To date, the school has educated over 500 pharmacists, accounting for about one-third of the pharmacist workforce in Hong Kong. A school’s vision of its graduates is usually an important factor shaping its academic curriculum. What types of pharmacists-to-be does the school aim at producing? Prof. Vincent H.L. Lee, director of the school, said, ‘Ones who can shape the pharmacy profession in the best interest of the patient. At CUHK, we train our graduates for a rewarding career in any health care setting: community, hospital, even settings that do not yet exist today. Above all, we expect our graduates to work actively and collaboratively in the health care community to assure affordable, efficacious, and safe medicine for all.’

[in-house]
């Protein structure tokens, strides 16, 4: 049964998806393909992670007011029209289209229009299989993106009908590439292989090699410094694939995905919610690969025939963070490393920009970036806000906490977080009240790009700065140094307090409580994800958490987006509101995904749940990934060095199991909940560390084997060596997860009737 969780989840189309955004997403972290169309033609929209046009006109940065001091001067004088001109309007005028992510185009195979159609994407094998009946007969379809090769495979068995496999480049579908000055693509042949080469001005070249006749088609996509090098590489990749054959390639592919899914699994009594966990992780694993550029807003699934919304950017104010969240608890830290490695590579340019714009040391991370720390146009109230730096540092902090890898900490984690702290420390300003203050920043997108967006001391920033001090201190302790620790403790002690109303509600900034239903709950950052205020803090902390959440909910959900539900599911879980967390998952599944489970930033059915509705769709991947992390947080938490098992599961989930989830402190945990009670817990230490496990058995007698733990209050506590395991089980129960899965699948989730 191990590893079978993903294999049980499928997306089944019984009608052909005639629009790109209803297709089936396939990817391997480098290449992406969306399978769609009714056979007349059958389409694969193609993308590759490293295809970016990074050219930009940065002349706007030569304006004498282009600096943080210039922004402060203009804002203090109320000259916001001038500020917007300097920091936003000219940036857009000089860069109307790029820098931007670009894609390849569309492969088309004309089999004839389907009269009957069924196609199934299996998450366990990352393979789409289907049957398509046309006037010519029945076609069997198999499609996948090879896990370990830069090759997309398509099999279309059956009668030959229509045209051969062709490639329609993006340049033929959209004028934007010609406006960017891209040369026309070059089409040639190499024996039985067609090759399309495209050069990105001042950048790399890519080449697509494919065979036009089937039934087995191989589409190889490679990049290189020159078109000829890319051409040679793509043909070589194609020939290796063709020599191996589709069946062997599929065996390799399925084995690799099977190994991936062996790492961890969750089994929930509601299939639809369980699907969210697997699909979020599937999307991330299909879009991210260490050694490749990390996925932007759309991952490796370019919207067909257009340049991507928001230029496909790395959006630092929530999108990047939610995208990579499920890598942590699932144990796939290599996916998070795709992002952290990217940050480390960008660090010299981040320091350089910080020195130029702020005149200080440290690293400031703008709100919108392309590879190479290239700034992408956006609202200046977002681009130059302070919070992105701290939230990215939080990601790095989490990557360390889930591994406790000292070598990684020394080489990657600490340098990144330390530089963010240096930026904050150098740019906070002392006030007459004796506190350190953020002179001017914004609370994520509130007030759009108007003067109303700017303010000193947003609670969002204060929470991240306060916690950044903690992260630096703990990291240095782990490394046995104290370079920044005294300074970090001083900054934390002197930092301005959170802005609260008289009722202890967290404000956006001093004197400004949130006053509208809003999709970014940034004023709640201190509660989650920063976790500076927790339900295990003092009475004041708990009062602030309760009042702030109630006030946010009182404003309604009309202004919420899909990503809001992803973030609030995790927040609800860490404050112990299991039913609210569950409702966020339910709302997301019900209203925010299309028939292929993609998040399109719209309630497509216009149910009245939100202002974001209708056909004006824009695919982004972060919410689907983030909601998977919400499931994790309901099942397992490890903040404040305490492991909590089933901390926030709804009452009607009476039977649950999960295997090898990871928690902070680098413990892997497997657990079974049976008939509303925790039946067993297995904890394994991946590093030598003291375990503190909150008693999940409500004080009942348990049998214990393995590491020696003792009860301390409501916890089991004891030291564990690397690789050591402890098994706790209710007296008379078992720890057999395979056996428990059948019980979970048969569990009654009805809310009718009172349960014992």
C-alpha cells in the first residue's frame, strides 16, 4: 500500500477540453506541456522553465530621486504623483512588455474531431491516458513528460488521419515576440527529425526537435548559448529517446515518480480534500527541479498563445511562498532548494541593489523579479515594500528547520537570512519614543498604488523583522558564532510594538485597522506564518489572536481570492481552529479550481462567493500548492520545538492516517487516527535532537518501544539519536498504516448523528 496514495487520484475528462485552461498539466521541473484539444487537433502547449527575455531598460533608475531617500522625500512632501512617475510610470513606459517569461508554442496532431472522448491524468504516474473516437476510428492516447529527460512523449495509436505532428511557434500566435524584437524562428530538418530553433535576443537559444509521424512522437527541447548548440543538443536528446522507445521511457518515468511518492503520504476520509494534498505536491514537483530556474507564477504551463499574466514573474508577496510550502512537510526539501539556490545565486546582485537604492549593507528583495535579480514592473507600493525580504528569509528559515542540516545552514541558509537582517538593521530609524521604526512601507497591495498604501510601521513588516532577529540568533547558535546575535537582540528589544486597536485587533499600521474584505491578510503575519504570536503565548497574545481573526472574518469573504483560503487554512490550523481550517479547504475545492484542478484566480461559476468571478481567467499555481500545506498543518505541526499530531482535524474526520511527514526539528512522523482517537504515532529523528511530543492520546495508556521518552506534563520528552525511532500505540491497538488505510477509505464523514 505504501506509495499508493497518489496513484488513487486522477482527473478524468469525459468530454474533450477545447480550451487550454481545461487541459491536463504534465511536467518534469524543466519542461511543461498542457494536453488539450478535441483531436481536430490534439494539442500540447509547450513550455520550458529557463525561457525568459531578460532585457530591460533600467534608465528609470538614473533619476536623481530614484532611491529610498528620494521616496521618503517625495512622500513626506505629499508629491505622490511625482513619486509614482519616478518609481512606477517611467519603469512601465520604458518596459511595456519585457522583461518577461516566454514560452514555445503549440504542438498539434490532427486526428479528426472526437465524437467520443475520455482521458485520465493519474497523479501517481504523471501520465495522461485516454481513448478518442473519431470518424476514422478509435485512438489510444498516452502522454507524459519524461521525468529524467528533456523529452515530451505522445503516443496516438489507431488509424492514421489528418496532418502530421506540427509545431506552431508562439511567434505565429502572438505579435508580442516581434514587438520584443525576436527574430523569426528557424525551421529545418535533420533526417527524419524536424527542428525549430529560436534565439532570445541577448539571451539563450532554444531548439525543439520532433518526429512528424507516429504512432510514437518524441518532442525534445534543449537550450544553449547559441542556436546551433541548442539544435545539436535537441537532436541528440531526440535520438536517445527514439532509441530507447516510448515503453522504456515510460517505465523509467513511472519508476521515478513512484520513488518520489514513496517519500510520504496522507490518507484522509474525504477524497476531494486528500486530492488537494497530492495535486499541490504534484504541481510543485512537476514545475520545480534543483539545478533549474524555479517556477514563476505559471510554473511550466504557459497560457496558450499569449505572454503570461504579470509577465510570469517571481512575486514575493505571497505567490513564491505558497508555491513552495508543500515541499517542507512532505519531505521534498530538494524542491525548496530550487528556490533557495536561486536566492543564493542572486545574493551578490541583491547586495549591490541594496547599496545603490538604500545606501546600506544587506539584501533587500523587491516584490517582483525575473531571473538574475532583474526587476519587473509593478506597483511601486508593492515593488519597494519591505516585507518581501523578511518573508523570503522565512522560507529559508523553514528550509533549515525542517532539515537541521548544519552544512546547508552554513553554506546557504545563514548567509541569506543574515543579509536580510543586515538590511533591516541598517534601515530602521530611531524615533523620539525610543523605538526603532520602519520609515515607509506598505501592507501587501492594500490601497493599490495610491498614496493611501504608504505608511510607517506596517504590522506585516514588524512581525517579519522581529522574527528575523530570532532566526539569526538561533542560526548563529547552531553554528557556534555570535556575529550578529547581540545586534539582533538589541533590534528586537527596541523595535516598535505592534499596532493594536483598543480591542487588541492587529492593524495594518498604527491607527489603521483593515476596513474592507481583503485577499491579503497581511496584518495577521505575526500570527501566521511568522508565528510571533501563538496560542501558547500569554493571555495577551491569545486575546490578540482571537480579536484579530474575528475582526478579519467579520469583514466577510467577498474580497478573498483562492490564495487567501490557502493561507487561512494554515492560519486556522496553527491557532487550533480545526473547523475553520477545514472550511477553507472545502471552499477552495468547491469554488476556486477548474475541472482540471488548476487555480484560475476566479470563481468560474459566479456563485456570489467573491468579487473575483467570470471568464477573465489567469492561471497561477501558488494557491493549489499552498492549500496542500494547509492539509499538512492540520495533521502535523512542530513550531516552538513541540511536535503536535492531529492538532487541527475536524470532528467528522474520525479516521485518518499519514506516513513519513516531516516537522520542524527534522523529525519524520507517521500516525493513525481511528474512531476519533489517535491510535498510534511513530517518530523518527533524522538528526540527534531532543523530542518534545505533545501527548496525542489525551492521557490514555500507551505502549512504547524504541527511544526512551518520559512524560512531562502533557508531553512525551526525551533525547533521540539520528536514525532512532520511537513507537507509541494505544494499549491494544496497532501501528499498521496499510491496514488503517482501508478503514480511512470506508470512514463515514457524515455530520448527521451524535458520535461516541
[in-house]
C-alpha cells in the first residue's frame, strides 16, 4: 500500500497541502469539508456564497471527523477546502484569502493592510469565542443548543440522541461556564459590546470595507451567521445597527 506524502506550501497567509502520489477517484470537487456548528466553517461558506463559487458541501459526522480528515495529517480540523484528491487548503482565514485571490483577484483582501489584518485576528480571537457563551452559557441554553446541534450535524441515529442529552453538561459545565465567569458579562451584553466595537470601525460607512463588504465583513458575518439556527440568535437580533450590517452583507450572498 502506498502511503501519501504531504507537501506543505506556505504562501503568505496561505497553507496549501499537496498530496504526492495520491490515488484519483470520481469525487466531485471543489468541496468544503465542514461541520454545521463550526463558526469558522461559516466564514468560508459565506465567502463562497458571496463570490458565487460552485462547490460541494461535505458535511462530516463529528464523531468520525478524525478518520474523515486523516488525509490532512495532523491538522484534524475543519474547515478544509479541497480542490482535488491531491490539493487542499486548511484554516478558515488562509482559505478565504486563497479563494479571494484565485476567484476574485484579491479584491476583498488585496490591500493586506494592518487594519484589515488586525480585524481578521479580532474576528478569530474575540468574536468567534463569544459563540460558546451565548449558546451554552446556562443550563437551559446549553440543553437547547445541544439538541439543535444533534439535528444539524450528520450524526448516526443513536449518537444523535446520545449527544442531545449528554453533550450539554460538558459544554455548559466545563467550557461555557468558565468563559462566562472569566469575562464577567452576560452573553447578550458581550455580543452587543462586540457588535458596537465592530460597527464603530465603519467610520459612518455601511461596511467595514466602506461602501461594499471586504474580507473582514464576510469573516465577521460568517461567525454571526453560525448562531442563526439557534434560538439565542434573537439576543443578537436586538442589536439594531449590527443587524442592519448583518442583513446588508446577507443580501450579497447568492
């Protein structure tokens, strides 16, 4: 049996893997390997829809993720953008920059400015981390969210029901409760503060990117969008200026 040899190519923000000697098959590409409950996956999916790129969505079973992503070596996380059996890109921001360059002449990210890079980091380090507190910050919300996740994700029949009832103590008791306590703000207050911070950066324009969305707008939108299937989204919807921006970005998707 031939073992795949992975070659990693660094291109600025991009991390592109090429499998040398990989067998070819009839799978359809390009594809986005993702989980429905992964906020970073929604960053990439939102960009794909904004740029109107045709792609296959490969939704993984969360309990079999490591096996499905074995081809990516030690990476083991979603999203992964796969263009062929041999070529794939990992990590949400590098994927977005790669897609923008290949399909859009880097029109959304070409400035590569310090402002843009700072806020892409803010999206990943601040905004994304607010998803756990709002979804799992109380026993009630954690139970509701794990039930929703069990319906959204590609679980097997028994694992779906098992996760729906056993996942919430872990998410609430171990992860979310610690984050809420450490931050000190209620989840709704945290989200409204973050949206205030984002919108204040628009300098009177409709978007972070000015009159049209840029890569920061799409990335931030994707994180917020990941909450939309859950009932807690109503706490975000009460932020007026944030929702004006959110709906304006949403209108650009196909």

Programme Evolvement

The First Decade

Compared to pharmacy schools in the US and the UK, the school, at least for most of the time up until this year, had only three years for preparing graduate pharmacists to practise in Hong Kong. Dr. Susan Ho, associate director of pharmacy education, related a bit of history. ‘Twenty years ago, the first curriculum of the then department was drawn up by a working group formed under the Faculty of Medicine. The group consulted the curricula of the UK, the US and Australia. Teaching staff were recruited from overseas. Workshops were then organized to seek the input of local practitioners and pharmaceutical leaders to finalize a curriculum that was aligned with the needs of Hong Kong.’

The Second Decade